Lateral and medial plantar pressures after split versus whole anterior tibialis tendon transfer

Background: If whole and split transfer of the anterior tibialis tendon (SPLATT) do not differ in balancing the forefoot, whole tendon transfer would provide a simpler alternative as part of treatment of an equinovarus deformity. We hypothesized that no significant differences in percent plantar lateral forefoot pressures would be observed between split and whole tendon transfer. We used a spastic model to test the hypothesis that overcorrection would not occur with whole tendon transfer.

Materials and methods: In ten specimens from five lower extremity matched pairs, a SPLATT was anchored to the cuboid. After loading, simulated whole tendon transfer to the lateral cuneiform was done. Normal loading was Achilles, 250 N, tibialis anterior, 200 N, peroneals/tibialis posterior, 142 N; and spastic loading was Achilles, 500 N, tibialis anterior, 400 N, peroneals/tibialis posterior, 142 N. Pressure data were collected for both normal and spastic conditions. Percent of forefoot pressure was calculated for the lateral and medial sector.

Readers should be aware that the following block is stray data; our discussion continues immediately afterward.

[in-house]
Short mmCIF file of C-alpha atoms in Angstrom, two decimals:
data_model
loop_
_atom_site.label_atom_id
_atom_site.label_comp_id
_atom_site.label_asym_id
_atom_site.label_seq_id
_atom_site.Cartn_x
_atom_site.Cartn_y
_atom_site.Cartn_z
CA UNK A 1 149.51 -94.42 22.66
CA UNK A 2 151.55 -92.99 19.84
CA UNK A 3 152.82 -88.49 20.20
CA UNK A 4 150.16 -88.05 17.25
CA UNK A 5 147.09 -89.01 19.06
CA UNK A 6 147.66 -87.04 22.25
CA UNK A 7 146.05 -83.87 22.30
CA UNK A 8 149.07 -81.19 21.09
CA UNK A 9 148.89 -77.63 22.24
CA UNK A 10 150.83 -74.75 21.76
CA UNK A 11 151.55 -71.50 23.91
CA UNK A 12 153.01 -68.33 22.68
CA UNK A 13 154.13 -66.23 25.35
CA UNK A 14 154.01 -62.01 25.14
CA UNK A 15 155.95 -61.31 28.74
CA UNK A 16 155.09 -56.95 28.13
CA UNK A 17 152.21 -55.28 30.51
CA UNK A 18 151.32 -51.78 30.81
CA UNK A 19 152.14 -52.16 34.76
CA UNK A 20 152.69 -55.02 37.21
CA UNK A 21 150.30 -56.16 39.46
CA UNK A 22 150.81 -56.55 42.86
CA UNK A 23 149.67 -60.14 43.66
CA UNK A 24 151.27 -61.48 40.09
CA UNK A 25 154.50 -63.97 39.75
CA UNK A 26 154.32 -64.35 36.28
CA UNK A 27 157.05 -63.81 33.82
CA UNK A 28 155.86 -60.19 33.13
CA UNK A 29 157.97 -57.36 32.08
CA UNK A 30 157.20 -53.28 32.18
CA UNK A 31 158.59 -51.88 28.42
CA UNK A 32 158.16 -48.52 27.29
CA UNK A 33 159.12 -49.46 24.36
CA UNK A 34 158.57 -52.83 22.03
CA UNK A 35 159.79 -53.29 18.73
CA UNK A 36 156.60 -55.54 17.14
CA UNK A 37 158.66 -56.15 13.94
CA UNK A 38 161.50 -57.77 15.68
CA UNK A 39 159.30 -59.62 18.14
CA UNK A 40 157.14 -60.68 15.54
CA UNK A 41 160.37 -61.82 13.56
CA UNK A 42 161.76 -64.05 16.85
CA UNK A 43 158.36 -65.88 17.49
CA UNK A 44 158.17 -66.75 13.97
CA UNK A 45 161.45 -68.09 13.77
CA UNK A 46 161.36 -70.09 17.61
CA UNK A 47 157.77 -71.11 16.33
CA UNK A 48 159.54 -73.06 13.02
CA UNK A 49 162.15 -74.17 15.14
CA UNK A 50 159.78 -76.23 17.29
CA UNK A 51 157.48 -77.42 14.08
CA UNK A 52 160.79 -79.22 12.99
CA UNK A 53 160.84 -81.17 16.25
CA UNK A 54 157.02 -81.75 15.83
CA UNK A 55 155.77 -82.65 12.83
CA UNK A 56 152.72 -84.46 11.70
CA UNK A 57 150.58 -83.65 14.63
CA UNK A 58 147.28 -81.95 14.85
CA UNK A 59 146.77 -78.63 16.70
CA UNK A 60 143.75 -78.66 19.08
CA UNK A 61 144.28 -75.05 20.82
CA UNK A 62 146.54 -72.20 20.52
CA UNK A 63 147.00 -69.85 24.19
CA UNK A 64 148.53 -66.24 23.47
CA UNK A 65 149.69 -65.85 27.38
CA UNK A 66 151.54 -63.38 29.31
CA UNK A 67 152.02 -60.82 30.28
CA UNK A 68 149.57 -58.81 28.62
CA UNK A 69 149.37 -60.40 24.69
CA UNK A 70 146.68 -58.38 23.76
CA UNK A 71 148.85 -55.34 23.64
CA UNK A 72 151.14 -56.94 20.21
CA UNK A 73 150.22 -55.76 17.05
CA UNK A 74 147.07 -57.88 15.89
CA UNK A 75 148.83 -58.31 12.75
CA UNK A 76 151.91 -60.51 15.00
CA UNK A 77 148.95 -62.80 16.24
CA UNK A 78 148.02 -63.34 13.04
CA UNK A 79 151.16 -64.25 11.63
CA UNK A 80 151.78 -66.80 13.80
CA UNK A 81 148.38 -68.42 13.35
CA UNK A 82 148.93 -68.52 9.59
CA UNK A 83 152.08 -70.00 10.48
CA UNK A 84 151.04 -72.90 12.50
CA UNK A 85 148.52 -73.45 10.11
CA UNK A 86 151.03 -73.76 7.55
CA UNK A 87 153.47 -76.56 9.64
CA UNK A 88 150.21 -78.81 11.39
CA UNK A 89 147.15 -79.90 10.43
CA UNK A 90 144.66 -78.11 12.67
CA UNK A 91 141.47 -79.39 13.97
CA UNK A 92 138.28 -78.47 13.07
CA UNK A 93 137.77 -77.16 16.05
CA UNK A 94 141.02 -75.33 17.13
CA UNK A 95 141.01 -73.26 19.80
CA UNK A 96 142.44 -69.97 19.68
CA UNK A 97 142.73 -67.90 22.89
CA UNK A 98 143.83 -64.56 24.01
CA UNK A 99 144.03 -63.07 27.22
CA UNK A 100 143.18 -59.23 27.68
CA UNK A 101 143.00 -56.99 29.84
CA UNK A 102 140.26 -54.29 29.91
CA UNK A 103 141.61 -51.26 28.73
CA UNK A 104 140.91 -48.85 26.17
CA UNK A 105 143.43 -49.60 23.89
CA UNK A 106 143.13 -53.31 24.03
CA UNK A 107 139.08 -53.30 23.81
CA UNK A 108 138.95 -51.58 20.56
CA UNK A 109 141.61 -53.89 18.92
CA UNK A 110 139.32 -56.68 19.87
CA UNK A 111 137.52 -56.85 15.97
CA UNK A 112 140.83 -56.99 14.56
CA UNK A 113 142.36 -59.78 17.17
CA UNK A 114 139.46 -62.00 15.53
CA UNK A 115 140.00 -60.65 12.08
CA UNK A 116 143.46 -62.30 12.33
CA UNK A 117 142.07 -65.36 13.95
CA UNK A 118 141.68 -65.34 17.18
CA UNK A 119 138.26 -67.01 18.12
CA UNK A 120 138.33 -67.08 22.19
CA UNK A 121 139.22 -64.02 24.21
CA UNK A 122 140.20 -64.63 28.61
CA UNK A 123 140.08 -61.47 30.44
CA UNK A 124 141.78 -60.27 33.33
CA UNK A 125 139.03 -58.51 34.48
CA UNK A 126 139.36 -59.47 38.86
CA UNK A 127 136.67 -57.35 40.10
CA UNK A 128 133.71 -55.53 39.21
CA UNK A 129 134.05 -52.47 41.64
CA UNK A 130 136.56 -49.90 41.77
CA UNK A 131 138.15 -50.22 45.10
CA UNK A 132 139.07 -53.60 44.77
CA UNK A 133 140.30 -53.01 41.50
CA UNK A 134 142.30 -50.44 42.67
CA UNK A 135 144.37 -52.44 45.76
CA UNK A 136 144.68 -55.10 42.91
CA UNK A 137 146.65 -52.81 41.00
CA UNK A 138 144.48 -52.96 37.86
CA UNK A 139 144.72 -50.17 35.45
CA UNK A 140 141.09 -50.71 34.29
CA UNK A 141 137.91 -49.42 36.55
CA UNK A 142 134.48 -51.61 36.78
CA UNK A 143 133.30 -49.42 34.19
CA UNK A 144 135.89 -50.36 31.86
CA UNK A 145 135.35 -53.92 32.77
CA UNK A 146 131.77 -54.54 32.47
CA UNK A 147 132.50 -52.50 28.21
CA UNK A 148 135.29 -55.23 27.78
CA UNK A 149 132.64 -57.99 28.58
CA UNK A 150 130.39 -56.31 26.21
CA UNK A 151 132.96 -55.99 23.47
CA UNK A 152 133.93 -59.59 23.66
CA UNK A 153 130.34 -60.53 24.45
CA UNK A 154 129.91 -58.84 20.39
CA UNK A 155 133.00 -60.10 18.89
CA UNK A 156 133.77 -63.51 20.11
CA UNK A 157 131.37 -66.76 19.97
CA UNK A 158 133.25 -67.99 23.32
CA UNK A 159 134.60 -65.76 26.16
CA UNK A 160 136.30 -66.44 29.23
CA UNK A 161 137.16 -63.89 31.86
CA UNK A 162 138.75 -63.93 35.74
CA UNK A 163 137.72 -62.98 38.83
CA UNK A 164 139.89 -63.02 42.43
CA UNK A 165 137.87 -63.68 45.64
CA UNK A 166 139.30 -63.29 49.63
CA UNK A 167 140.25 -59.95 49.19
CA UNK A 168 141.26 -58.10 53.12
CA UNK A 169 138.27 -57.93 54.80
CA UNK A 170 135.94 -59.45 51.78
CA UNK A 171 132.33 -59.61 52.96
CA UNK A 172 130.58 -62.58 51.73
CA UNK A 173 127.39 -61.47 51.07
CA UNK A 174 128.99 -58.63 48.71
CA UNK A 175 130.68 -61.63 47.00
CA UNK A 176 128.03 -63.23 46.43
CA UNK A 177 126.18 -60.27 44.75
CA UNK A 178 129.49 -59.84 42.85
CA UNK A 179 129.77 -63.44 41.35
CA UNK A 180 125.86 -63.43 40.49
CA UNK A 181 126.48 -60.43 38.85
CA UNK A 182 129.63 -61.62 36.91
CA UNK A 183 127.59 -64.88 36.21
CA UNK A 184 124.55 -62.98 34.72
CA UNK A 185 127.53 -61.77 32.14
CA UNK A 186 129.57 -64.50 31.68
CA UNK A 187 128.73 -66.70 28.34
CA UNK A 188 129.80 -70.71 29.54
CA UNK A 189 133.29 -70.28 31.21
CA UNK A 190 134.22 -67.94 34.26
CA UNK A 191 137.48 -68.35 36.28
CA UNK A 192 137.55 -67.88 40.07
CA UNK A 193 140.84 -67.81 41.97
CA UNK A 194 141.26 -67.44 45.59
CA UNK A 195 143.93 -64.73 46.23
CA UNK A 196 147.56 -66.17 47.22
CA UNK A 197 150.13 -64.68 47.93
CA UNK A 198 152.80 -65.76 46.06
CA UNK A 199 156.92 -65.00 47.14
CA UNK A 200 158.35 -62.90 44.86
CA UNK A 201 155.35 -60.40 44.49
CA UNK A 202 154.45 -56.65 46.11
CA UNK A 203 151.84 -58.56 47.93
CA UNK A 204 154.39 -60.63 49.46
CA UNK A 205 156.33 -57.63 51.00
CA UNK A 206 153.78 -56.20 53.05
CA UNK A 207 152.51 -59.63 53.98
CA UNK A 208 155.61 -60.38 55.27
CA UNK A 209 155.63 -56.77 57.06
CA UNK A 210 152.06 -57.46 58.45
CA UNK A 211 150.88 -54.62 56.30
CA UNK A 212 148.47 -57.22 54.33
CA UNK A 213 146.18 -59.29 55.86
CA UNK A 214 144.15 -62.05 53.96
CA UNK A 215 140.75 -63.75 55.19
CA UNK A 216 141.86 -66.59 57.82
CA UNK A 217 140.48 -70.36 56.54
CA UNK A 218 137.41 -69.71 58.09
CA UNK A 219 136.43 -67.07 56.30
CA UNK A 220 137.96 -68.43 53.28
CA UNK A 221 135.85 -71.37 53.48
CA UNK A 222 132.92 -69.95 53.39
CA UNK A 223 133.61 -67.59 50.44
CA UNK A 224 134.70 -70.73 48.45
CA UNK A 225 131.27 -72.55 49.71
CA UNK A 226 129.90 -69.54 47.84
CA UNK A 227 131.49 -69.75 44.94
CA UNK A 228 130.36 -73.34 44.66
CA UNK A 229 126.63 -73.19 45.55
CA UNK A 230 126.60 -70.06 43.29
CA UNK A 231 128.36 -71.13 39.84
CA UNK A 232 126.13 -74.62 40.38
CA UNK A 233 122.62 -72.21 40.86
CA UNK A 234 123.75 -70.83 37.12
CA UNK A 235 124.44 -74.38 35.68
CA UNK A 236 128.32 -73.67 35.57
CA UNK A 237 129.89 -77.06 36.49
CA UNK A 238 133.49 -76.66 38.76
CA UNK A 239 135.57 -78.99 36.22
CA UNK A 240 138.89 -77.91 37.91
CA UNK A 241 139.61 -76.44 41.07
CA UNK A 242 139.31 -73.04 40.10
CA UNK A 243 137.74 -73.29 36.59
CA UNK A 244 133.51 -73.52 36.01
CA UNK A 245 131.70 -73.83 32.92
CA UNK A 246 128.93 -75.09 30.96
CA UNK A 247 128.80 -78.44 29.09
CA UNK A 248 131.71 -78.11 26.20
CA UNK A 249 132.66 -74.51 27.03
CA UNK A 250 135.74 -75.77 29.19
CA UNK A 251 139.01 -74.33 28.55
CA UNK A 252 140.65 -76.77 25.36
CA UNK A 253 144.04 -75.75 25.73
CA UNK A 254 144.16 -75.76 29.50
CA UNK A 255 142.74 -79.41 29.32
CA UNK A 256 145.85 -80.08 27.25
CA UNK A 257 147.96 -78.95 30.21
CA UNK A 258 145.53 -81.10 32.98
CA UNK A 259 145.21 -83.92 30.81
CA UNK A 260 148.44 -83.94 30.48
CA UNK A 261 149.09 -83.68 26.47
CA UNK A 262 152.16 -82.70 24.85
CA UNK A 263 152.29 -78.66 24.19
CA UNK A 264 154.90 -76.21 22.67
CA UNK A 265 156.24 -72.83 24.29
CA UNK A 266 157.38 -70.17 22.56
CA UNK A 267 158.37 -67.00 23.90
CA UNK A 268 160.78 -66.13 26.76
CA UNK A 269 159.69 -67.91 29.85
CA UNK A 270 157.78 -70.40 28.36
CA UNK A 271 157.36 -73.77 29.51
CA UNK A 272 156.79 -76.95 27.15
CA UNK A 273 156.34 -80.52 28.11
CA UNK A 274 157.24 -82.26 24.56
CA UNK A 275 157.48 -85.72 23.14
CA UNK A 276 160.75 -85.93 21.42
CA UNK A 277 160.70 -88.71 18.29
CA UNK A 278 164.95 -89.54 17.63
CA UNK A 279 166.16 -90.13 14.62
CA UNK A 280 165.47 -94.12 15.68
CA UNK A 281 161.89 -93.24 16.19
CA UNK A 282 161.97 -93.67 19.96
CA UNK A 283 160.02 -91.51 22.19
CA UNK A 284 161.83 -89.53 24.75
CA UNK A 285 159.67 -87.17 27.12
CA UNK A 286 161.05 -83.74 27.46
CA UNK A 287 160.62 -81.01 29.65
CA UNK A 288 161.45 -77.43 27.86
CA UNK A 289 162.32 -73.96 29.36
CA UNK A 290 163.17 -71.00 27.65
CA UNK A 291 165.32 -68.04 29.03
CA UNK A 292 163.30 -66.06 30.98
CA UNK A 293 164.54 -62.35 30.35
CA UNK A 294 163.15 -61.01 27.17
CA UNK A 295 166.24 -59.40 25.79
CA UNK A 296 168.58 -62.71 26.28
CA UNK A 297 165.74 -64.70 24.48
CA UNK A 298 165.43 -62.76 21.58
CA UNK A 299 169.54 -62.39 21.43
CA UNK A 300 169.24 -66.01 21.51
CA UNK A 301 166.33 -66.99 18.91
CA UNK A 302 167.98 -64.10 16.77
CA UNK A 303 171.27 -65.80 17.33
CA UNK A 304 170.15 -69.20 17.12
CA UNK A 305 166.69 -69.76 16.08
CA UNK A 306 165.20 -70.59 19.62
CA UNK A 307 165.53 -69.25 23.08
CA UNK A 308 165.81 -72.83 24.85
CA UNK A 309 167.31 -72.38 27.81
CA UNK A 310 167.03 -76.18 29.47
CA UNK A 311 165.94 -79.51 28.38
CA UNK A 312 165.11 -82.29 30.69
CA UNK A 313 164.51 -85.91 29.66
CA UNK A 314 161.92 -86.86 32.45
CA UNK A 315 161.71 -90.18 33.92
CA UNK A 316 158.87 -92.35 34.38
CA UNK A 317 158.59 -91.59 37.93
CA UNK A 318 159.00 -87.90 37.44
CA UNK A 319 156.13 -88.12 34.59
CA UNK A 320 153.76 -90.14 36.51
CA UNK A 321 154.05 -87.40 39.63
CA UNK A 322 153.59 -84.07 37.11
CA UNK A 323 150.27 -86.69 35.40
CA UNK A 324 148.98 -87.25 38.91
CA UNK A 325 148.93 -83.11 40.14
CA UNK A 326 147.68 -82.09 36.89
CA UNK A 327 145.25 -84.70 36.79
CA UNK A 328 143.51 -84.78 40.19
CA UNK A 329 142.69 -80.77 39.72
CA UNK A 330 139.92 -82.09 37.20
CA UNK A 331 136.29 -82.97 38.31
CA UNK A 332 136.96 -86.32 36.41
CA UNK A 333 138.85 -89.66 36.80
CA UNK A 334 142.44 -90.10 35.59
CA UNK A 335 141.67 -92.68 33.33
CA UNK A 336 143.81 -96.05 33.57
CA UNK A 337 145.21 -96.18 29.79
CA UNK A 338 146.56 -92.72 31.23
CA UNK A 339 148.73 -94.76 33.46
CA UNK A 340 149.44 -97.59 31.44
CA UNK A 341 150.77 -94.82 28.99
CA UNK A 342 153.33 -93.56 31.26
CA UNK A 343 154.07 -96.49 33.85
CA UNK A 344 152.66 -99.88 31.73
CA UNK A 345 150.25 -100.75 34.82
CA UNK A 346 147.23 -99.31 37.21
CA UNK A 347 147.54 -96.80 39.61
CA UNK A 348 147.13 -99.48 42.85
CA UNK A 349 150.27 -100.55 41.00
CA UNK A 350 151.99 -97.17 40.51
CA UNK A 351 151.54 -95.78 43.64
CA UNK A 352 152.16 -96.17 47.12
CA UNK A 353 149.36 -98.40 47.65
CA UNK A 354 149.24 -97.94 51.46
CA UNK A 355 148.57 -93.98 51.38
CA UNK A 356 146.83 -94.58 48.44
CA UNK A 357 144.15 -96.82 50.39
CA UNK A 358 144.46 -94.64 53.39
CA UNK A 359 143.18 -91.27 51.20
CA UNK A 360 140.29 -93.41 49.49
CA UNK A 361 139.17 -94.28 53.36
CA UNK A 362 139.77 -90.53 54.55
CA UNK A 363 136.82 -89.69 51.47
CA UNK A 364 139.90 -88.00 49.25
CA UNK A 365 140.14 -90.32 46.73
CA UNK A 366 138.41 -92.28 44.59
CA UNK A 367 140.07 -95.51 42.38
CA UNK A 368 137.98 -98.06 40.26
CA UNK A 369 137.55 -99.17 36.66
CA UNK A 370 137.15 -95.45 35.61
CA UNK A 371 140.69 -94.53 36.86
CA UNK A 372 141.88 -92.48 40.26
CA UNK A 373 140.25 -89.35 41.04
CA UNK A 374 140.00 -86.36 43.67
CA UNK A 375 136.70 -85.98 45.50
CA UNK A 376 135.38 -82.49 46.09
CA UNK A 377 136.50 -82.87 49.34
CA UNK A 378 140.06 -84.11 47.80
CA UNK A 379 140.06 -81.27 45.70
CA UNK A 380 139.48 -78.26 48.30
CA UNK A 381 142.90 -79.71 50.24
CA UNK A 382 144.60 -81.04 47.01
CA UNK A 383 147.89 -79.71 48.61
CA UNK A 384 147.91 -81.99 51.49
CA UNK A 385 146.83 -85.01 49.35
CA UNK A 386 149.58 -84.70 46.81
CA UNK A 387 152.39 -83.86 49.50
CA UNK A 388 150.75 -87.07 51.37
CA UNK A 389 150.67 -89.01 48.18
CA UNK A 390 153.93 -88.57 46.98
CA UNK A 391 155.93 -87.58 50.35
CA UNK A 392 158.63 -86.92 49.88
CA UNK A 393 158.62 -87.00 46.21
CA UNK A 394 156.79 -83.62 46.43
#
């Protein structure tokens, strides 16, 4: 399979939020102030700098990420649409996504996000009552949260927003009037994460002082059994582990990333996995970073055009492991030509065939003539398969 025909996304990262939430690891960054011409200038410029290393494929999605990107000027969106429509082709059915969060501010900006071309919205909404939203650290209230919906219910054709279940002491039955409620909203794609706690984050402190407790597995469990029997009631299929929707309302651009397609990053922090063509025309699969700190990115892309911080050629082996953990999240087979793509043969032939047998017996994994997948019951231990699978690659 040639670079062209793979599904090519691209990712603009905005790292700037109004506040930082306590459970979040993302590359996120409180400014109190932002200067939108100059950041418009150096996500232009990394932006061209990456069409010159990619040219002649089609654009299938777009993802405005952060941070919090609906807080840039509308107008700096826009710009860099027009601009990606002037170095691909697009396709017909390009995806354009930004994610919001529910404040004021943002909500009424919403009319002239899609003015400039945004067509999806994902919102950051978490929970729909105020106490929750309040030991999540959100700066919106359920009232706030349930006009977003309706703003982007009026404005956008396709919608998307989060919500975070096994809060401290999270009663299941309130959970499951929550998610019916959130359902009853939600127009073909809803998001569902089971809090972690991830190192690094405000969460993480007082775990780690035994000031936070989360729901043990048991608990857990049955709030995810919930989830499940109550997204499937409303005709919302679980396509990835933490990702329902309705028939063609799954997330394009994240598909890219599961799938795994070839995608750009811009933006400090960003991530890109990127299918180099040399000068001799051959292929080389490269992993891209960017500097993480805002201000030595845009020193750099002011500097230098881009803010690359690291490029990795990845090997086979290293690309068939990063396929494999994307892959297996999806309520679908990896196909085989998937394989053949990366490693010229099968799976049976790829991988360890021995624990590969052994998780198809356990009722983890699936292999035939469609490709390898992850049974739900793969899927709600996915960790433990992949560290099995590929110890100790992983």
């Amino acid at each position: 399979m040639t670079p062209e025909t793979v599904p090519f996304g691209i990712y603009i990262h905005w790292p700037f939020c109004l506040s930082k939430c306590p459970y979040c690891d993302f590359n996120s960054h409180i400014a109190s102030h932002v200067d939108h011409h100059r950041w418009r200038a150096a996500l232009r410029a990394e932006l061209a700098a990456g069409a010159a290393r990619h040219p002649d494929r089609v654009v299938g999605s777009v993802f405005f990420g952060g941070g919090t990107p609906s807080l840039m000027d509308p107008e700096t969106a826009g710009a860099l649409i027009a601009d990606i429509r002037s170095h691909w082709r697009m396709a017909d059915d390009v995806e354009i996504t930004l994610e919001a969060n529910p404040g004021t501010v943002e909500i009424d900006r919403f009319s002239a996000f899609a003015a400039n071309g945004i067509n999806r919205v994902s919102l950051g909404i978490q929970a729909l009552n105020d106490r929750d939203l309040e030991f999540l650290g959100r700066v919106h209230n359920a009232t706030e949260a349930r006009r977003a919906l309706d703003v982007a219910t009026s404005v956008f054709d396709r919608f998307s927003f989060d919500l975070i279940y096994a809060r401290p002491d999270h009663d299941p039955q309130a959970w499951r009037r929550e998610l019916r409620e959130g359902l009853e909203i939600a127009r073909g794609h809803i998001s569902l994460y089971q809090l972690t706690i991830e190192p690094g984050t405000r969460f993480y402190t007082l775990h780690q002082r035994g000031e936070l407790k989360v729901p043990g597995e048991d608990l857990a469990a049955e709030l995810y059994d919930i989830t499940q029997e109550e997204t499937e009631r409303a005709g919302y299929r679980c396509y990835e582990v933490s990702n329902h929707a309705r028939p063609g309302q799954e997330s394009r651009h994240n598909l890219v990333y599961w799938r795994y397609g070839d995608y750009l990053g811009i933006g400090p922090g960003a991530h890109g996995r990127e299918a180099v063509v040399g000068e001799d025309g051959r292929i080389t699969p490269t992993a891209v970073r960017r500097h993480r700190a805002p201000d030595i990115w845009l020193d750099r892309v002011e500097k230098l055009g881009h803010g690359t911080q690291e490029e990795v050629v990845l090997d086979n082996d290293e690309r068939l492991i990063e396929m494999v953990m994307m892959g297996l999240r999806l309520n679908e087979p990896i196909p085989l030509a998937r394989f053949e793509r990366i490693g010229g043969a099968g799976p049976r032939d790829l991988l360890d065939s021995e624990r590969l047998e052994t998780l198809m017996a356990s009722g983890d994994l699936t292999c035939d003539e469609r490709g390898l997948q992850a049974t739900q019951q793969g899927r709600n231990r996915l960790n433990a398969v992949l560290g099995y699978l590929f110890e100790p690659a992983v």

Results: Percent lateral pressure was slightly lower after whole tendon transfer (normal, p < 0.01; spastic, p < 0.01). This difference was not clinically important. Medial pressure did not differ in the spastic versus the normal model after split or whole tendon transfer.

Conclusion: Whole and split anterior tibialis tendon transfer both resulted in a balanced forefoot. Neither whole tendon nor split tendon transfer resulted in overcorrection in a simulated spastic model.

Clinical relevance: Whole tendon transfer may be an effective and simpler alternative to SPLATT for unloading the lateral forefoot in both a normal and a spastic foot.

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